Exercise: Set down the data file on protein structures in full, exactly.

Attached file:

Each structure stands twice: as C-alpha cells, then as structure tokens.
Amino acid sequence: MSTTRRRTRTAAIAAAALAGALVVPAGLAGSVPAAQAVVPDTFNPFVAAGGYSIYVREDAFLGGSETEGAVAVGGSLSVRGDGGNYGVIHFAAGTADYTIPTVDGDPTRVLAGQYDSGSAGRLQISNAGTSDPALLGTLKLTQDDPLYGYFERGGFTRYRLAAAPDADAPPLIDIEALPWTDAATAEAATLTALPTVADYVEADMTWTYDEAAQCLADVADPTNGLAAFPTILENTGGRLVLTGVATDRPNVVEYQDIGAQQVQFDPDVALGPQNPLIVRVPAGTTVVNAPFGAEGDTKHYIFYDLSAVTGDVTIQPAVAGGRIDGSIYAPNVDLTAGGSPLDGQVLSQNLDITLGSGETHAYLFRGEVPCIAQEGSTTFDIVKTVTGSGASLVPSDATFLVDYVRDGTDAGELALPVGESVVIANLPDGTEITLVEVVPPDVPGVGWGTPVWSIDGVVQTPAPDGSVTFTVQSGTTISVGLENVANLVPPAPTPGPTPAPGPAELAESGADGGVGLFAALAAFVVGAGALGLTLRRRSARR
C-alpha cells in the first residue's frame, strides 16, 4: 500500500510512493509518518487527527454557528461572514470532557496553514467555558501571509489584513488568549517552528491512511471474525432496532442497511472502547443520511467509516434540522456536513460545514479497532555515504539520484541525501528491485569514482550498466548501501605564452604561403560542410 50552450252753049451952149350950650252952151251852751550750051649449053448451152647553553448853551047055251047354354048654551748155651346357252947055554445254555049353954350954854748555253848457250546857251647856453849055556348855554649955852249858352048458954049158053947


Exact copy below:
Each structure stands twice: as C-alpha cells, then as structure tokens.
Amino acid sequence: MSTTRRRTRTAAIAAAALAGALVVPAGLAGSVPAAQAVVPDTFNPFVAAGGYSIYVREDAFLGGSETEGAVAVGGSLSVRGDGGNYGVIHFAAGTADYTIPTVDGDPTRVLAGQYDSGSAGRLQISNAGTSDPALLGTLKLTQDDPLYGYFERGGFTRYRLAAAPDADAPPLIDIEALPWTDAATAEAATLTALPTVADYVEADMTWTYDEAAQCLADVADPTNGLAAFPTILENTGGRLVLTGVATDRPNVVEYQDIGAQQVQFDPDVALGPQNPLIVRVPAGTTVVNAPFGAEGDTKHYIFYDLSAVTGDVTIQPAVAGGRIDGSIYAPNVDLTAGGSPLDGQVLSQNLDITLGSGETHAYLFRGEVPCIAQEGSTTFDIVKTVTGSGASLVPSDATFLVDYVRDGTDAGELALPVGESVVIANLPDGTEITLVEVVPPDVPGVGWGTPVWSIDGVVQTPAPDGSVTFTVQSGTTISVGLENVANLVPPAPTPGPTPAPGPAELAESGADGGVGLFAALAAFVVGAGALGLTLRRRSARR
C-alpha cells in the first residue's frame, strides 16, 4: 500500500510512493509518518487527527454557528461572514470532557496553514467555558501571509489584513488568549517552528491512511471474525432496532442497511472502547443520511467509516434540522456536513460545514479497532555515504539520484541525501528491485569514482550498466548501501605564452604561403560542410 50552450252753049451952149350950650252952151251852751550750051649449053448451152647553553448853551047055251047354354048654551748155651346357252947055554445254555049353954350954854748555253848457250546857251647856453849055556348855554649955852249858352048458954049158053947